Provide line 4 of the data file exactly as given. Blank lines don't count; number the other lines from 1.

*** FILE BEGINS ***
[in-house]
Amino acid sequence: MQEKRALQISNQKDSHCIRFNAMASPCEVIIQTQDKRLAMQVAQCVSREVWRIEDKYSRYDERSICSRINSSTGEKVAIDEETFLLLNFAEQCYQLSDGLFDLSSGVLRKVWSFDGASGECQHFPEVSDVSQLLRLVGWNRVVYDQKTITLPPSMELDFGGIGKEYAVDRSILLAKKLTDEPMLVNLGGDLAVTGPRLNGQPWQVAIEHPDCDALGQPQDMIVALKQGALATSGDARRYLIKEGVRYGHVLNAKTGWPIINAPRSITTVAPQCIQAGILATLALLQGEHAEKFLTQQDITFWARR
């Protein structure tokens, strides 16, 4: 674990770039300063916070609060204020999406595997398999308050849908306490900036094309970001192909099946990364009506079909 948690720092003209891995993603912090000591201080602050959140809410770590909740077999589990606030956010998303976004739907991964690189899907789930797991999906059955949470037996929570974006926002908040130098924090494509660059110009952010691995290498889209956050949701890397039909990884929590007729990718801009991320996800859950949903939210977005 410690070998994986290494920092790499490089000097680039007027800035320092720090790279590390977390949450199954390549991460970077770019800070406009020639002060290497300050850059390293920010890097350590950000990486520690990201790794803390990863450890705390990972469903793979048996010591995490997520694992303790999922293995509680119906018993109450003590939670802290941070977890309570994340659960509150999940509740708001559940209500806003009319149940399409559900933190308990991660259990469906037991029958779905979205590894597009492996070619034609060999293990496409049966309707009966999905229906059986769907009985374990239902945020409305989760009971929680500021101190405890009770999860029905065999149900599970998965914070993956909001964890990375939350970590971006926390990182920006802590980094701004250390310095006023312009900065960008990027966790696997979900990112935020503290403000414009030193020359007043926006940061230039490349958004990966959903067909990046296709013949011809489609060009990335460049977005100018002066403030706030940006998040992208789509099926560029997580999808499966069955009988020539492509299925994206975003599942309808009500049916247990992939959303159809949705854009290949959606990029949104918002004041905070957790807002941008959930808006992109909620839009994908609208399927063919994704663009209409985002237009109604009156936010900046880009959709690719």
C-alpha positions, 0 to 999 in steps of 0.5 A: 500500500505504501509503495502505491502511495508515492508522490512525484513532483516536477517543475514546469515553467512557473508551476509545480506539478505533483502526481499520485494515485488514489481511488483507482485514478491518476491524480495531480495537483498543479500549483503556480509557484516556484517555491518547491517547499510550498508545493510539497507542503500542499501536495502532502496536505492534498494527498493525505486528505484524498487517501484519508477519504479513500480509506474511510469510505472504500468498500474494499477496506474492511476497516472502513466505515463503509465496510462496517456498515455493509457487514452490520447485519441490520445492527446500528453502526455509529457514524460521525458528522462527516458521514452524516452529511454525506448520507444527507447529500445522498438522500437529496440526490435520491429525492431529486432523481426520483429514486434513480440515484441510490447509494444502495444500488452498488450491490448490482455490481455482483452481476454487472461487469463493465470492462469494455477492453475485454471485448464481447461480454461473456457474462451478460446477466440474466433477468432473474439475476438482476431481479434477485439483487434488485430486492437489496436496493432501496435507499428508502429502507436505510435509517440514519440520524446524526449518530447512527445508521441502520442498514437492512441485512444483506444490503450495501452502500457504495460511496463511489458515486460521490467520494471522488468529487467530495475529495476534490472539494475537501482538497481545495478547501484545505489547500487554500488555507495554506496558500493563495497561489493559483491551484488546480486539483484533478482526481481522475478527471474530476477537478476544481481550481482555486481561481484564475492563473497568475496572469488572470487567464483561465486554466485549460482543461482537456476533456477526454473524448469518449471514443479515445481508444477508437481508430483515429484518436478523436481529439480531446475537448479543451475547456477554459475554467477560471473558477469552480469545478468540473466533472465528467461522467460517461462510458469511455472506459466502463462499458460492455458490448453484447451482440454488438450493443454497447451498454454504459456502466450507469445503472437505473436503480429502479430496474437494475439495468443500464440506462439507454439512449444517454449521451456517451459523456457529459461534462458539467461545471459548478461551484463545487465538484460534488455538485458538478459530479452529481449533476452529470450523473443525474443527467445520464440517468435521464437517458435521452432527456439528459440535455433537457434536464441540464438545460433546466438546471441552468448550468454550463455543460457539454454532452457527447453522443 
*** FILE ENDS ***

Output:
C-alpha positions, 0 to 999 in steps of 0.5 A: 500500500505504501509503495502505491502511495508515492508522490512525484513532483516536477517543475514546469515553467512557473508551476509545480506539478505533483502526481499520485494515485488514489481511488483507482485514478491518476491524480495531480495537483498543479500549483503556480509557484516556484517555491518547491517547499510550498508545493510539497507542503500542499501536495502532502496536505492534498494527498493525505486528505484524498487517501484519508477519504479513500480509506474511510469510505472504500468498500474494499477496506474492511476497516472502513466505515463503509465496510462496517456498515455493509457487514452490520447485519441490520445492527446500528453502526455509529457514524460521525458528522462527516458521514452524516452529511454525506448520507444527507447529500445522498438522500437529496440526490435520491429525492431529486432523481426520483429514486434513480440515484441510490447509494444502495444500488452498488450491490448490482455490481455482483452481476454487472461487469463493465470492462469494455477492453475485454471485448464481447461480454461473456457474462451478460446477466440474466433477468432473474439475476438482476431481479434477485439483487434488485430486492437489496436496493432501496435507499428508502429502507436505510435509517440514519440520524446524526449518530447512527445508521441502520442498514437492512441485512444483506444490503450495501452502500457504495460511496463511489458515486460521490467520494471522488468529487467530495475529495476534490472539494475537501482538497481545495478547501484545505489547500487554500488555507495554506496558500493563495497561489493559483491551484488546480486539483484533478482526481481522475478527471474530476477537478476544481481550481482555486481561481484564475492563473497568475496572469488572470487567464483561465486554466485549460482543461482537456476533456477526454473524448469518449471514443479515445481508444477508437481508430483515429484518436478523436481529439480531446475537448479543451475547456477554459475554467477560471473558477469552480469545478468540473466533472465528467461522467460517461462510458469511455472506459466502463462499458460492455458490448453484447451482440454488438450493443454497447451498454454504459456502466450507469445503472437505473436503480429502479430496474437494475439495468443500464440506462439507454439512449444517454449521451456517451459523456457529459461534462458539467461545471459548478461551484463545487465538484460534488455538485458538478459530479452529481449533476452529470450523473443525474443527467445520464440517468435521464437517458435521452432527456439528459440535455433537457434536464441540464438545460433546466438546471441552468448550468454550463455543460457539454454532452457527447453522443 